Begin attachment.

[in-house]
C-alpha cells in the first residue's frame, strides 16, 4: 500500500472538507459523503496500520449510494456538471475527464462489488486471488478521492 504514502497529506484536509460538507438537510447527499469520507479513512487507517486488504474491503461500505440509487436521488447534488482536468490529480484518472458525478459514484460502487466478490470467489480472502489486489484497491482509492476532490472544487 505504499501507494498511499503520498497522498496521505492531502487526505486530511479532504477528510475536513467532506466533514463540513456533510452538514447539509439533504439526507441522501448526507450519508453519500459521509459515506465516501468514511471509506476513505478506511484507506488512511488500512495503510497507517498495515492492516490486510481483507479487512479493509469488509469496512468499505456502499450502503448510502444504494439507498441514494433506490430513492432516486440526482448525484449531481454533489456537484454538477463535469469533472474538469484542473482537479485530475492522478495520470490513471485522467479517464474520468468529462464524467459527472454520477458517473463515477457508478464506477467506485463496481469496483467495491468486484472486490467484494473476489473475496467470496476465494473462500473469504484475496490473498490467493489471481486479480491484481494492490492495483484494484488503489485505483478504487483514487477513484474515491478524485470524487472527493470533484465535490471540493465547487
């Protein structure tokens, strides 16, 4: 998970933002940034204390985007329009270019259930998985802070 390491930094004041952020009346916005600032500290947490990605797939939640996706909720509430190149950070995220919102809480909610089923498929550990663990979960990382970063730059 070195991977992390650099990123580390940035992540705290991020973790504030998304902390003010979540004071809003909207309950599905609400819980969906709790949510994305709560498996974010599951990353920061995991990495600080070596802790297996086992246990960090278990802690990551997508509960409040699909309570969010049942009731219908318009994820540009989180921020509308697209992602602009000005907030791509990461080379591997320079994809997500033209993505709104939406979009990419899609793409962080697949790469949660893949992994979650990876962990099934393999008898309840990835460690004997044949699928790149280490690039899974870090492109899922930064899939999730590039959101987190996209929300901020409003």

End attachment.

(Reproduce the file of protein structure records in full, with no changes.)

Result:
[in-house]
C-alpha cells in the first residue's frame, strides 16, 4: 500500500472538507459523503496500520449510494456538471475527464462489488486471488478521492 504514502497529506484536509460538507438537510447527499469520507479513512487507517486488504474491503461500505440509487436521488447534488482536468490529480484518472458525478459514484460502487466478490470467489480472502489486489484497491482509492476532490472544487 505504499501507494498511499503520498497522498496521505492531502487526505486530511479532504477528510475536513467532506466533514463540513456533510452538514447539509439533504439526507441522501448526507450519508453519500459521509459515506465516501468514511471509506476513505478506511484507506488512511488500512495503510497507517498495515492492516490486510481483507479487512479493509469488509469496512468499505456502499450502503448510502444504494439507498441514494433506490430513492432516486440526482448525484449531481454533489456537484454538477463535469469533472474538469484542473482537479485530475492522478495520470490513471485522467479517464474520468468529462464524467459527472454520477458517473463515477457508478464506477467506485463496481469496483467495491468486484472486490467484494473476489473475496467470496476465494473462500473469504484475496490473498490467493489471481486479480491484481494492490492495483484494484488503489485505483478504487483514487477513484474515491478524485470524487472527493470533484465535490471540493465547487
């Protein structure tokens, strides 16, 4: 998970933002940034204390985007329009270019259930998985802070 390491930094004041952020009346916005600032500290947490990605797939939640996706909720509430190149950070995220919102809480909610089923498929550990663990979960990382970063730059 070195991977992390650099990123580390940035992540705290991020973790504030998304902390003010979540004071809003909207309950599905609400819980969906709790949510994305709560498996974010599951990353920061995991990495600080070596802790297996086992246990960090278990802690990551997508509960409040699909309570969010049942009731219908318009994820540009989180921020509308697209992602602009000005907030791509990461080379591997320079994809997500033209993505709104939406979009990419899609793409962080697949790469949660893949992994979650990876962990099934393999008898309840990835460690004997044949699928790149280490690039899974870090492109899922930064899939999730590039959101987190996209929300901020409003």